We arrived in Hometownville, Orygun four hours later and I started hanging out with my family, who were engaging in reunionizing in earnest anticipation of a pit roasting of many pounds of pig.

My father asked if I wanted to help out with the BBQ preparations.  I begged off, figuring that he and my brother could do it.  Last year they did it with my supervision – then I had said “Gee you’ve got it too hot, it will burn up” and it turned out wonderful to my great amazement.

Sunday morning rolled around – I got up feeling pretty cruddy.   I go to the kitchen were my sister says “How does well-done pork sound?”

I look at her warily and say “Mmmmph… huh?”

She says to go look at the pork.

Well, my dad and brother did the same thing they did last year – got it too hot except this year they did not fully seal the pit with dirt to choke off all oxygen.

This year, the environment inside the pit was the surface of the sun.  This year, the pork was in a pit that must have climbed upwards of 700 degrees for most of the night.  In fact, the pit got so hot that the sheet metal was blackened, the grass all around the pit was blackened, and smoke was billowing out of the pit.  This year, we had big chunks of charcoal where the pig once lay in the pit.

I could not stop laughing.  Yes, it was horrible of me.  I rubbed it in.   I laughed, I cried, I hooted, and I chortled.

And then I got horribly horribly ill.   Little did I know that my viral passenger held an open-house and opened the doors for an infection.  For four days I ran a fever of 102-103F.  I was wracked with coughs, chills, shakes, sweats.  By the time I finally got ahold of a doctor I had coughed so much that it felt like daggers in my chest and my ribs screamed with the strain.  I was hacking up flecks of blood.   Everything was coming up browns, yellows, and greens.

The doc prescribed amoxicillin, 2/day, 875mg each.  I crept around like warmed-over death, with my guts torn out by the antibiotic, coughing, not sleeping, not eating.  Even as of today I’ve had perhaps five light meals in the last six days.  Great way to lose 15 pounds.

My grandfather used to say that he knew he was sick when Graveyard Stew sounded good.  Graveyard Stew is essentially lightly toasted toast floating in warm milk (milktoast) and only is supposed to sound good when you’re in the graveyard with one foot actually in the grave.  Well, I was feeling so rotten even Milquetoast didn’t sound appealing.  I spent the lion’s share of the week wishing I could be here at home where I could at least feel like I was dying in my own bed.

Yesterday as we drove north to Seattle we got as far as Albany, Orygun when I said “Cruel Wife, we need to go to the hospital.”   I had the shakes, my fingers were tingling/numb, and I couldn’t breathe without a huge effort and even then only half in and half out.  So in the ER they determined that I did not have pneumonia (whew) but did have bad bad bronchitis (ok) and needed a nebulizer treatment to get my lungs to relax.  Did the trick.  I was able to draw a complete breath in and out and actually move some crap out of my lungs.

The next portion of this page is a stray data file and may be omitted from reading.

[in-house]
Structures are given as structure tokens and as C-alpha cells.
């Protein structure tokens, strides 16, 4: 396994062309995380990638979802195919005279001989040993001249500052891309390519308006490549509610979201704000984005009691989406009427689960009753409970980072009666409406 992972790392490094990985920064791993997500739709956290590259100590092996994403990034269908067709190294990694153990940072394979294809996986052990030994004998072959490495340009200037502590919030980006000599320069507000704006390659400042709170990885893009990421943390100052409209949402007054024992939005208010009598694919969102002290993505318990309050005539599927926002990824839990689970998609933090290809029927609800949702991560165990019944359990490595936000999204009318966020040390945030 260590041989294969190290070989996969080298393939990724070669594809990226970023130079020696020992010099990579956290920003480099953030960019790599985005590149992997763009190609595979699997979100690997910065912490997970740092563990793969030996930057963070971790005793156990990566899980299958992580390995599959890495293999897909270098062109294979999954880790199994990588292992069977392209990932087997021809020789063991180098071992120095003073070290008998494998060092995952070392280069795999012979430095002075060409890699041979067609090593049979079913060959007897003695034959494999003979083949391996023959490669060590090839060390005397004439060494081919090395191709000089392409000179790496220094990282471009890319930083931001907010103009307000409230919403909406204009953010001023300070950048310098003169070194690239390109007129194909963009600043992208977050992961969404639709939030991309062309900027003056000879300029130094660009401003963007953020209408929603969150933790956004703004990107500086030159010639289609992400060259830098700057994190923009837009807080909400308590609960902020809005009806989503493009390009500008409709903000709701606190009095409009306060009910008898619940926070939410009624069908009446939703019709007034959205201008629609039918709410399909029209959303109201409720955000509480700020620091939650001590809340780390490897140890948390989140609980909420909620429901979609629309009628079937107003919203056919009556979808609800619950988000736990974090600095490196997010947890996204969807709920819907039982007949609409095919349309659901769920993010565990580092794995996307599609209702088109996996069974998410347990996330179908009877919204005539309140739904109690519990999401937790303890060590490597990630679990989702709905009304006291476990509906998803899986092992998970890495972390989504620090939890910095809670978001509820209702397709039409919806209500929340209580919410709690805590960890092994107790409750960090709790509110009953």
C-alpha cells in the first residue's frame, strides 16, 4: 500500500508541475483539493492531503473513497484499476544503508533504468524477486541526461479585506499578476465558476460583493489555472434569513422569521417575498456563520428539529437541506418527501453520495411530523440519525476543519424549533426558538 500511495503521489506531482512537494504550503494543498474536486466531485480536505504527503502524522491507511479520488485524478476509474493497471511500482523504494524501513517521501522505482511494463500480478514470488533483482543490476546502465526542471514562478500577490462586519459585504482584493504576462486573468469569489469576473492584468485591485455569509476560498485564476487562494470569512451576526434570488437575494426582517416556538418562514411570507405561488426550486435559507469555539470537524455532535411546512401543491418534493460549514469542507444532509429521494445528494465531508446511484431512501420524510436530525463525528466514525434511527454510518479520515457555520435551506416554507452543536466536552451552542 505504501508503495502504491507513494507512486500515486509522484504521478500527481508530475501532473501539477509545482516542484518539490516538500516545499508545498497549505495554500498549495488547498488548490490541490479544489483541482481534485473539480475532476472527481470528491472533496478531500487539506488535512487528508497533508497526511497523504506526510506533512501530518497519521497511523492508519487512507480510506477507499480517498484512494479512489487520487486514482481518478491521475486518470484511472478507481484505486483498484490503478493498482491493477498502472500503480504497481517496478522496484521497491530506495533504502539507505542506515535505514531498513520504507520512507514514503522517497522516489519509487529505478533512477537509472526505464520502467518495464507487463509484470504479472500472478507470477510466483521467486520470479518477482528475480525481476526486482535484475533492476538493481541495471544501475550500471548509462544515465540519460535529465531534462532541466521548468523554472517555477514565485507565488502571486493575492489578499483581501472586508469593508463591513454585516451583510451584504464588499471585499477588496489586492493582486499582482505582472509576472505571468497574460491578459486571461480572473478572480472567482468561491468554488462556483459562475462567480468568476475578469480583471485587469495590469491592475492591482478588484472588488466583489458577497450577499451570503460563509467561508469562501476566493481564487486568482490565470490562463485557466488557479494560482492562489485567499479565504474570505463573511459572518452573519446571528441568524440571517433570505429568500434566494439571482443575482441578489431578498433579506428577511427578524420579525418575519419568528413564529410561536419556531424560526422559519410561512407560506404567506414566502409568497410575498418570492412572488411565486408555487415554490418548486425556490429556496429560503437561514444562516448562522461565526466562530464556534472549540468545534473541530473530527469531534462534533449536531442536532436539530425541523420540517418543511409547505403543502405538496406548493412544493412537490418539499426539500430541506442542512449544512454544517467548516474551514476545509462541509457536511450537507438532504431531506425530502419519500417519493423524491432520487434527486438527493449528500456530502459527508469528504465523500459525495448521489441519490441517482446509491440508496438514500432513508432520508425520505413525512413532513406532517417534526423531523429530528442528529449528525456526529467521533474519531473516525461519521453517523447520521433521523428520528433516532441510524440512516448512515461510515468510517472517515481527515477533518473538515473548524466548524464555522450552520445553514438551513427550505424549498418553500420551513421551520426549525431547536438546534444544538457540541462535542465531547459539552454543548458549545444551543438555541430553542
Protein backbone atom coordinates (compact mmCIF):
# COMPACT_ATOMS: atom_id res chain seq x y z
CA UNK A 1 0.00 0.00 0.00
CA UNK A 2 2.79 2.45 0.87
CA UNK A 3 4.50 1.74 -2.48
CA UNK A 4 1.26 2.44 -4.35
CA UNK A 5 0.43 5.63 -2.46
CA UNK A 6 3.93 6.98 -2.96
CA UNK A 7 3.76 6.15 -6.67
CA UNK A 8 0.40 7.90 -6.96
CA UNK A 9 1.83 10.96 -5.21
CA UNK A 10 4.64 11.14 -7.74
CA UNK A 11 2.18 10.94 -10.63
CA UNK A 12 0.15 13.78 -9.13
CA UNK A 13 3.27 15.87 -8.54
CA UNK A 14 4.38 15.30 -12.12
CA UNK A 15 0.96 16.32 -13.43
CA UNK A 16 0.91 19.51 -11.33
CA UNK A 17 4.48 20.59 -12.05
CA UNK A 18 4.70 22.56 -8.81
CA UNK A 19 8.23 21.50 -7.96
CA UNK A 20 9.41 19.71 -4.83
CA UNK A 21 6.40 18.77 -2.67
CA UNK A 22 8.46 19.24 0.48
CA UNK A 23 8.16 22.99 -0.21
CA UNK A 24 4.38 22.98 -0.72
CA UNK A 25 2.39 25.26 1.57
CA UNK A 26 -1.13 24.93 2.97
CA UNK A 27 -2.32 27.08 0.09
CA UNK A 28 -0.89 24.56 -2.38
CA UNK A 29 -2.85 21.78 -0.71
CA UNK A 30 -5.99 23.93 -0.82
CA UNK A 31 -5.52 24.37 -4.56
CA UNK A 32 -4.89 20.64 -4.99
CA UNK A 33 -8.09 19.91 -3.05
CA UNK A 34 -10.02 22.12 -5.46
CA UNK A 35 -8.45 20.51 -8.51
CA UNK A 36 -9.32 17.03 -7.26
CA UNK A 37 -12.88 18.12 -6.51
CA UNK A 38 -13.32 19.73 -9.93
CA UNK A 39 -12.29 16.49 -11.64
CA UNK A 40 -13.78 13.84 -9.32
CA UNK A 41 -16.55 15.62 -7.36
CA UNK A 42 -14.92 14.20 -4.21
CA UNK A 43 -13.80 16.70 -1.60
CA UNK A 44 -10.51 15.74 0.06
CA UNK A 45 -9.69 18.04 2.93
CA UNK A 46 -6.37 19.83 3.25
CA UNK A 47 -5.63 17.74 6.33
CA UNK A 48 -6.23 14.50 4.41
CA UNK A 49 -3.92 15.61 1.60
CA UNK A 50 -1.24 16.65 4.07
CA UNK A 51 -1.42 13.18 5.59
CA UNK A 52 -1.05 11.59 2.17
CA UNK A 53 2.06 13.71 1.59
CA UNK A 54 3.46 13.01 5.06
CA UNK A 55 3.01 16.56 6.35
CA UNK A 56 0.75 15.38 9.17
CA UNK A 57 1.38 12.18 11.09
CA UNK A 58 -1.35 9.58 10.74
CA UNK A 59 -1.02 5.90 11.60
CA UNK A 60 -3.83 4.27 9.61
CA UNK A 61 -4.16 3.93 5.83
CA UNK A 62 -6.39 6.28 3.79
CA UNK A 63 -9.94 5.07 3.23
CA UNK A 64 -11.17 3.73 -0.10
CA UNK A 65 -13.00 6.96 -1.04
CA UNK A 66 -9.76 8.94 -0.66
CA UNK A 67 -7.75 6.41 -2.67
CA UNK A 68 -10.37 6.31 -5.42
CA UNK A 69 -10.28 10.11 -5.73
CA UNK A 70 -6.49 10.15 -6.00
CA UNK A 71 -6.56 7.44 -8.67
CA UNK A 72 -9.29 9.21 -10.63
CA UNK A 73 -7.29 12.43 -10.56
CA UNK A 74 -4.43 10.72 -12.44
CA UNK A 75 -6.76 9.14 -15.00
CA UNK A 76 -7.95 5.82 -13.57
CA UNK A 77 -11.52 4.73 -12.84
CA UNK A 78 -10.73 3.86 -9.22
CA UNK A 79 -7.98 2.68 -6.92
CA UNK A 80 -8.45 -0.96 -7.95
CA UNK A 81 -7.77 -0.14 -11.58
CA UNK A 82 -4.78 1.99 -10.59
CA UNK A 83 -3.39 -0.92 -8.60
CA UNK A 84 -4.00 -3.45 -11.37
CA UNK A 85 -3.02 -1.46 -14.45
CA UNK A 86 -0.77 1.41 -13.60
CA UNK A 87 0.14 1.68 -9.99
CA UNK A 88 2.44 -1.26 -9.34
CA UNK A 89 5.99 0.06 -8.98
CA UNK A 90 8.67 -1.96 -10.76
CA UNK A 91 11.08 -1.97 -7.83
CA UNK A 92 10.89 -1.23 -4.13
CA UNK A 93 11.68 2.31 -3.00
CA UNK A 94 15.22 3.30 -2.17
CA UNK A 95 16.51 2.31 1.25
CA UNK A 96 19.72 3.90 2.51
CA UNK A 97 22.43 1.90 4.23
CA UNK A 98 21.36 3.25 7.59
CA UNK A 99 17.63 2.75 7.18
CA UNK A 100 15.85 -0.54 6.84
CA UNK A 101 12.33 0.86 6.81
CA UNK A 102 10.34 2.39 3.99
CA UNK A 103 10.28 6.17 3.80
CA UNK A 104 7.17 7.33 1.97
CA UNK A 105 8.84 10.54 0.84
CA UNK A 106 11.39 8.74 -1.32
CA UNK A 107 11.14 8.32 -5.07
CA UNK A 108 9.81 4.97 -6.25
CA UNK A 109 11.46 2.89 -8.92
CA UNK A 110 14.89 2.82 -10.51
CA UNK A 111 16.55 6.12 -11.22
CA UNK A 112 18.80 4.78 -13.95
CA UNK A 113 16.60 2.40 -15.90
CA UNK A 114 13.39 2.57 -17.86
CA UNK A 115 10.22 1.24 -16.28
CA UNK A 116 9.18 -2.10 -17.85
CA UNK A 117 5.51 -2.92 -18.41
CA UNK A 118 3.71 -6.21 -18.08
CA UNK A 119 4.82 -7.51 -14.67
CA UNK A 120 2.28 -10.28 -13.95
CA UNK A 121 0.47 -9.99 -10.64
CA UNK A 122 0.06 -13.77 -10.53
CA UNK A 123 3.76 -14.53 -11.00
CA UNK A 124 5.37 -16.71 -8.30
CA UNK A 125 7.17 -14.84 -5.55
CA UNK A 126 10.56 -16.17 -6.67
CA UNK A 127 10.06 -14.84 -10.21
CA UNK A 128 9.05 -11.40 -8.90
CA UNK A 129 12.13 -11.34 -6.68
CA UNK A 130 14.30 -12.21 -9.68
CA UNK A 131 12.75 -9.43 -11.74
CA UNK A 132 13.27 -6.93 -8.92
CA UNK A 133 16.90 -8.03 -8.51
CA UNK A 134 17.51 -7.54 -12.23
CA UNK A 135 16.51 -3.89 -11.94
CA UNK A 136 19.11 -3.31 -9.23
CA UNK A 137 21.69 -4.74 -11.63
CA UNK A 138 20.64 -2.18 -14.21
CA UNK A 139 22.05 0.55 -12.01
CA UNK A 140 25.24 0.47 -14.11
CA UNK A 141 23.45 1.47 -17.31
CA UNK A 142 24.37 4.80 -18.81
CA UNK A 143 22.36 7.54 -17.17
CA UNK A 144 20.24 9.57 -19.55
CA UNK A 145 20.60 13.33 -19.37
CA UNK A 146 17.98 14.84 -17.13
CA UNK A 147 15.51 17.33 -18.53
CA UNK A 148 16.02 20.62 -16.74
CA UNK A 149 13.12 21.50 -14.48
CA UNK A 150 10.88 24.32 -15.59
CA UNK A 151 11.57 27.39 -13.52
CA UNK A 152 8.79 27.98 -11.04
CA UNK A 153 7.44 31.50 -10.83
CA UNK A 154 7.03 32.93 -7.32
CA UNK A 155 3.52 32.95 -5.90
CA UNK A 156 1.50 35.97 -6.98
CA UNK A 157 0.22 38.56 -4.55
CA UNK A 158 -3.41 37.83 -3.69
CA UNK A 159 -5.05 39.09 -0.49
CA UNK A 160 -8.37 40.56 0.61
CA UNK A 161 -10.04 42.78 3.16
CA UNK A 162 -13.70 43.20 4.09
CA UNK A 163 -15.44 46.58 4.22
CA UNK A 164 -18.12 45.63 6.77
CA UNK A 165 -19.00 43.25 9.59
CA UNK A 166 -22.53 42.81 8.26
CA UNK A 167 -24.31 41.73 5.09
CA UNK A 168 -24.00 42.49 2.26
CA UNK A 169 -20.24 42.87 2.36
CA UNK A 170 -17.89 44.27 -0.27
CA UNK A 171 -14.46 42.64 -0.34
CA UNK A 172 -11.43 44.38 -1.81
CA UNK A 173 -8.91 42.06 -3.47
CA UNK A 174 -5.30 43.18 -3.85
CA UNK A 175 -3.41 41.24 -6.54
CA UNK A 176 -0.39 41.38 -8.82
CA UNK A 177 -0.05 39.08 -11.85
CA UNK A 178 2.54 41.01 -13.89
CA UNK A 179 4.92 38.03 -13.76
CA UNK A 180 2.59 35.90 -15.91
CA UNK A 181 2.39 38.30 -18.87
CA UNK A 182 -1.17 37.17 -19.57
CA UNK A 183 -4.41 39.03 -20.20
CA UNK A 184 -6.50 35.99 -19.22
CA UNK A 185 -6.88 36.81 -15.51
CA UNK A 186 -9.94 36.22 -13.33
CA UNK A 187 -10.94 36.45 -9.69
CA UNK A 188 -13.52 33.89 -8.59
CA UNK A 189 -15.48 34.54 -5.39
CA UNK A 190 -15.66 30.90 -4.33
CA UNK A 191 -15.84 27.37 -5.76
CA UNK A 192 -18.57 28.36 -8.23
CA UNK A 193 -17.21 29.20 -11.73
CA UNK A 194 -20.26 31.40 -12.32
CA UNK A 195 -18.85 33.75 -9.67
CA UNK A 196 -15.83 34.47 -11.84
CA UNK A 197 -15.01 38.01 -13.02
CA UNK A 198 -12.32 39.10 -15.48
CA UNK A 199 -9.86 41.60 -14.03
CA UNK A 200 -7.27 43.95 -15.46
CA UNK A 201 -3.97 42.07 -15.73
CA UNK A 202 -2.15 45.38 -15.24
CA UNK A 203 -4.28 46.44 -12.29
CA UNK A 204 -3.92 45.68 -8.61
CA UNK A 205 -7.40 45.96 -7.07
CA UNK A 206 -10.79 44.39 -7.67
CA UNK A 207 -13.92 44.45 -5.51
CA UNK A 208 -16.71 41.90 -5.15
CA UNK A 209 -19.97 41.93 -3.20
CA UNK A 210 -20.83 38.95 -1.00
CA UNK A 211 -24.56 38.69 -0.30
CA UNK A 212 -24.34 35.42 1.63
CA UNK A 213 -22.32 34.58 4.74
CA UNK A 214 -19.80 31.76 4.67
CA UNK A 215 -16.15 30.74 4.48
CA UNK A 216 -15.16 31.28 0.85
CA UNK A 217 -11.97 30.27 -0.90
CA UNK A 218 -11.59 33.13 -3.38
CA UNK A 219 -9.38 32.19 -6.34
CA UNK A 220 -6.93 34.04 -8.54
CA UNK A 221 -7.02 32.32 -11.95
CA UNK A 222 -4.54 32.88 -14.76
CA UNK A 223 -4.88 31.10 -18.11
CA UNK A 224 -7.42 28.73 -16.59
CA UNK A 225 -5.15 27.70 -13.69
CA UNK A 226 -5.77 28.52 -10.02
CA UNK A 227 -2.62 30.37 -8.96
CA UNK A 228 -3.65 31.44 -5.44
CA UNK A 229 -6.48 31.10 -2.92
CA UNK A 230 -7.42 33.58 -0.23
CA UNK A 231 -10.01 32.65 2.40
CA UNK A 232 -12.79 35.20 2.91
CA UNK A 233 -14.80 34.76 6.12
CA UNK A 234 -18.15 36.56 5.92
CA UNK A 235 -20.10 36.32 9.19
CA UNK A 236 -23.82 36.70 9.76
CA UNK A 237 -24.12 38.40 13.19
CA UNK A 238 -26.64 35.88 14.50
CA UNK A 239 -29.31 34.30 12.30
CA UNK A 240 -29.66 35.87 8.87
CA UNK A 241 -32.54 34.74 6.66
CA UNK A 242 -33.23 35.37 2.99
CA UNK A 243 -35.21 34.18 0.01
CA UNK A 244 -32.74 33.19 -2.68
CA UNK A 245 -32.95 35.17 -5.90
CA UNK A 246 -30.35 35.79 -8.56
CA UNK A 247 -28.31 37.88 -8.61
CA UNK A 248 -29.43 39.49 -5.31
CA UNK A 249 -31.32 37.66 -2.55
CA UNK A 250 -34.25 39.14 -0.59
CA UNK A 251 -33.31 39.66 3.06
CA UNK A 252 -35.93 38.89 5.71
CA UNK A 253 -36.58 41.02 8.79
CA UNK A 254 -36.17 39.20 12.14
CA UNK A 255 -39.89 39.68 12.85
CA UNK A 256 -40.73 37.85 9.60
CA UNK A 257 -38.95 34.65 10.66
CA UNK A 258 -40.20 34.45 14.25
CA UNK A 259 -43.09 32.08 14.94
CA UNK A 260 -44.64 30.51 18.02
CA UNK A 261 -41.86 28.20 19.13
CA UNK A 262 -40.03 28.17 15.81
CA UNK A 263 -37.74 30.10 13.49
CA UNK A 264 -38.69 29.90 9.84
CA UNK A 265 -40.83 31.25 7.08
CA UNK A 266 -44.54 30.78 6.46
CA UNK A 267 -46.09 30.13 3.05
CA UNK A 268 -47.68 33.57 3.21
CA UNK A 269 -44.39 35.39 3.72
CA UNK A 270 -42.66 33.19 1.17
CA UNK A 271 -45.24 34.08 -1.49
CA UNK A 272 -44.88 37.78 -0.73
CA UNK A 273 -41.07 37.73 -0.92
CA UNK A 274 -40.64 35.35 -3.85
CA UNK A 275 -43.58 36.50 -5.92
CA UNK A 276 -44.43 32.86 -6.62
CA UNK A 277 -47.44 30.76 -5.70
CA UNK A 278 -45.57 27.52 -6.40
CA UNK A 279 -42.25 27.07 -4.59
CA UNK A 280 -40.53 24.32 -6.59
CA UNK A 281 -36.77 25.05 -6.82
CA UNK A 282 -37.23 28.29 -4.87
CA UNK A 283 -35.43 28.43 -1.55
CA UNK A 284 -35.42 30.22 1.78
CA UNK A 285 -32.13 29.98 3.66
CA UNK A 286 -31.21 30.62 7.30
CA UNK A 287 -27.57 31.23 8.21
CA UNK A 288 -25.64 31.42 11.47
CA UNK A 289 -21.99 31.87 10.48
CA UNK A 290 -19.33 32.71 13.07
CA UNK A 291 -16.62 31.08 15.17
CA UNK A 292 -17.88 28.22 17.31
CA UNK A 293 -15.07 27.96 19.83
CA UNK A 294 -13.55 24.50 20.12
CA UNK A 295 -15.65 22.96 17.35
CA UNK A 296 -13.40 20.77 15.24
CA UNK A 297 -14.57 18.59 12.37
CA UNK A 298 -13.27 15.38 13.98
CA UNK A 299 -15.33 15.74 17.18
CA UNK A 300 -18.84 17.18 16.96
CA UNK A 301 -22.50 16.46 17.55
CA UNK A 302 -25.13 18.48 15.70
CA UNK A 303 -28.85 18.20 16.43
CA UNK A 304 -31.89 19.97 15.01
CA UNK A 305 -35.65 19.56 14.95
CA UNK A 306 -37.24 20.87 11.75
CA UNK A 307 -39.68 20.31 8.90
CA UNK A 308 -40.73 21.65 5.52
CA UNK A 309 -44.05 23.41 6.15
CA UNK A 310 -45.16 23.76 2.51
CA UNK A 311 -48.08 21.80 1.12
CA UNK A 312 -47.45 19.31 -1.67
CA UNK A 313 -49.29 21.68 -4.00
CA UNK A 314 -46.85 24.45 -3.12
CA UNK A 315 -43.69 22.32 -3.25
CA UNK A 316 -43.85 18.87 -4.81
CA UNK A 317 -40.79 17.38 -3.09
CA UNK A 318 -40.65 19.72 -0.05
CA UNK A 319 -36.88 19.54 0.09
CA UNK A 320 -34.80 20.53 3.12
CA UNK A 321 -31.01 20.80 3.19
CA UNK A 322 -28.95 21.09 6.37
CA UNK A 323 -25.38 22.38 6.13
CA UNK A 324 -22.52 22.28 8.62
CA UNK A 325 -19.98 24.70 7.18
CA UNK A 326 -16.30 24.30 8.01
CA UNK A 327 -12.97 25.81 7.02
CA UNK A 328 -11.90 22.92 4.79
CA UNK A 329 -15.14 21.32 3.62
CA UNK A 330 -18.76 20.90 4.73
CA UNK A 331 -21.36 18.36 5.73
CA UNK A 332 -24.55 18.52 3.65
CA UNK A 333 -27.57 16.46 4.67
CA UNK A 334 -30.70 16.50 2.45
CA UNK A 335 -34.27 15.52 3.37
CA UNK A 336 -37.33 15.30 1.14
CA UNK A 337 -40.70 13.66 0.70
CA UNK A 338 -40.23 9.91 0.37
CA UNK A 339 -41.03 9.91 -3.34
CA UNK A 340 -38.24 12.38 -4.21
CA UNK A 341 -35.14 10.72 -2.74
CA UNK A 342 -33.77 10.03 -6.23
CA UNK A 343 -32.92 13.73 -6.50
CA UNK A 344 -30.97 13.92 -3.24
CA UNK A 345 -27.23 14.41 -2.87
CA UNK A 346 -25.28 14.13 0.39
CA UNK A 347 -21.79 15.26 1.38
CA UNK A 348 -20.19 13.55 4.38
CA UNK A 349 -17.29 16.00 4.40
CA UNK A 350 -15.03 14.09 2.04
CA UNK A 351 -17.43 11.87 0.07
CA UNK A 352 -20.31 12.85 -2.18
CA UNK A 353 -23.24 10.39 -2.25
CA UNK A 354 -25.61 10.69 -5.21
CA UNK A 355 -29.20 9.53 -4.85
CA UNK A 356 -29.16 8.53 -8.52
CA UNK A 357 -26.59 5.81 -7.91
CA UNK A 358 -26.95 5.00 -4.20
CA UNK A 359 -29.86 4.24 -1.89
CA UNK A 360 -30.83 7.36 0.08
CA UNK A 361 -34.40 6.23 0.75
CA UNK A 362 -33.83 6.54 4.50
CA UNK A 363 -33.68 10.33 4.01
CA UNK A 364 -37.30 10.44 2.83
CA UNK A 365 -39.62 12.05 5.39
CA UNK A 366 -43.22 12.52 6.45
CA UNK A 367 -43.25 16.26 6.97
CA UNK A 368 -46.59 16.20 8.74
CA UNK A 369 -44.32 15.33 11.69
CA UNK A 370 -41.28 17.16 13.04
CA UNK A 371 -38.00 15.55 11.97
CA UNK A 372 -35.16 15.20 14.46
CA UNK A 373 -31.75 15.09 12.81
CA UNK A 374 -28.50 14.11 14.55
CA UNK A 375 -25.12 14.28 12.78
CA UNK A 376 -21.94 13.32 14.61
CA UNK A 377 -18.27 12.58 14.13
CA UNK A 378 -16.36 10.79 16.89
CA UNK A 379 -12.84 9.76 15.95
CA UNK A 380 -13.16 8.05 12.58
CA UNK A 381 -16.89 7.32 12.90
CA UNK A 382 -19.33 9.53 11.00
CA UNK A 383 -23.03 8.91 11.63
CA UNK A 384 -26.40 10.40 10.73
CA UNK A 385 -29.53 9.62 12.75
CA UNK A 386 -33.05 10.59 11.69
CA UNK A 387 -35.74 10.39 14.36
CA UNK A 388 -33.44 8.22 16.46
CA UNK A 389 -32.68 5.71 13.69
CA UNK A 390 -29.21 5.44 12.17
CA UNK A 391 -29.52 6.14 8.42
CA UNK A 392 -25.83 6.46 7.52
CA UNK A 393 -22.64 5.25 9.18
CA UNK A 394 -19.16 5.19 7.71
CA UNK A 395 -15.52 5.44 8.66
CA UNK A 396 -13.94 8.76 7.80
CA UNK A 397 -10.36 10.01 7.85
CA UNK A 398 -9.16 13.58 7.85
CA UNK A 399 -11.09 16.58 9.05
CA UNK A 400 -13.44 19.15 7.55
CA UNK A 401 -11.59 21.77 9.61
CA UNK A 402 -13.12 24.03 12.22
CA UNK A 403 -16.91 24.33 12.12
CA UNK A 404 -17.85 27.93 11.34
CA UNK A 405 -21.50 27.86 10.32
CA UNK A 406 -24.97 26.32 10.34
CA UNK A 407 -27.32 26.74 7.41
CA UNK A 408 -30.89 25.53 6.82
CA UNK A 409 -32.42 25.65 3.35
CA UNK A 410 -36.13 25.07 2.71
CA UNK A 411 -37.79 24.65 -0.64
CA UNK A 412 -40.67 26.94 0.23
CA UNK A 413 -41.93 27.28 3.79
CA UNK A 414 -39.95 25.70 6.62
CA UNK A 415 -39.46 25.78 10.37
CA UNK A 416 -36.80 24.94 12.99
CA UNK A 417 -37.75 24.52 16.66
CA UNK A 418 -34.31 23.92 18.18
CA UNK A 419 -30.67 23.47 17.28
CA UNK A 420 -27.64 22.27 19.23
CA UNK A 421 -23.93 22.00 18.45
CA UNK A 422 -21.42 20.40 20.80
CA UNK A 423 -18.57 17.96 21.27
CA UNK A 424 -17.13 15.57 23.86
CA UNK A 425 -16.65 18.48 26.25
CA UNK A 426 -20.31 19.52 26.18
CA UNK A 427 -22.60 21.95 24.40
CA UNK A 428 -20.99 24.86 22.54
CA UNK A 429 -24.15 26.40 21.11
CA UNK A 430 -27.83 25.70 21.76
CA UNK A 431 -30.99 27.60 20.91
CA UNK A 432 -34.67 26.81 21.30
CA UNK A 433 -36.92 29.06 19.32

Our flight today was a tough ordeal.  Can’t move fast without getting winded and I have no energy to speak of.  The good news is that this is the best I’ve felt since a week ago and I think I’m going to live.  Living actually sounds like a reward, not a punishment.

Cruel Wife got the cough/sick thing but no fever.  My boy (Hellboy) had the fever and cough, too.

Why was he on antibiotics if we only figured out later what was wrong with him?  Good question.

Because in the FIRST week of our vacation, he nearly succeeded in getting crushed by a 300lb fountain which collapsed on him and gashed his little forehead open to the bone, for a total of 16 stitches.  From hairline to eyebrow went the laceration, from head to toe went the blood, and from the rental place to the hospital went the ambulance.

But that’s another story.  We thought the fever was an infection from his head wound.

We’re back, and we’re happy to be back.

I miss my Zoe-pup.  We pick her up tomorrow from the sitters.  She’ll probably pee her little dog britches and I’ll probably pee my big Lemur King shorts when we see each other.

Troglodyteville is not the town’s real name.  A false name has been used to protect myself from the knuckle-dragging troglodytes that live there on the off chance that one of them knows how to read and comes across this blog.

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Hi All.  First Installment, Vacation 2008.

We started out last Thursday night. The idea was that we would do things in a logical order…

  1. “Pink Juice” the cat
  2. Pack up stuff into the car
  3. Drive to the hotel next to the airport, stay overnight, dump off vehicle
  4. Get up early, get on plane
  5. Endure agony with two freaked out hyperactive ping-pong ball children
  6. Arrive Portland, get rental, have meltdown
  7. End up in Prosser, Washington – take Lithium and Prozac cocktail

Reality bites 50% of the time.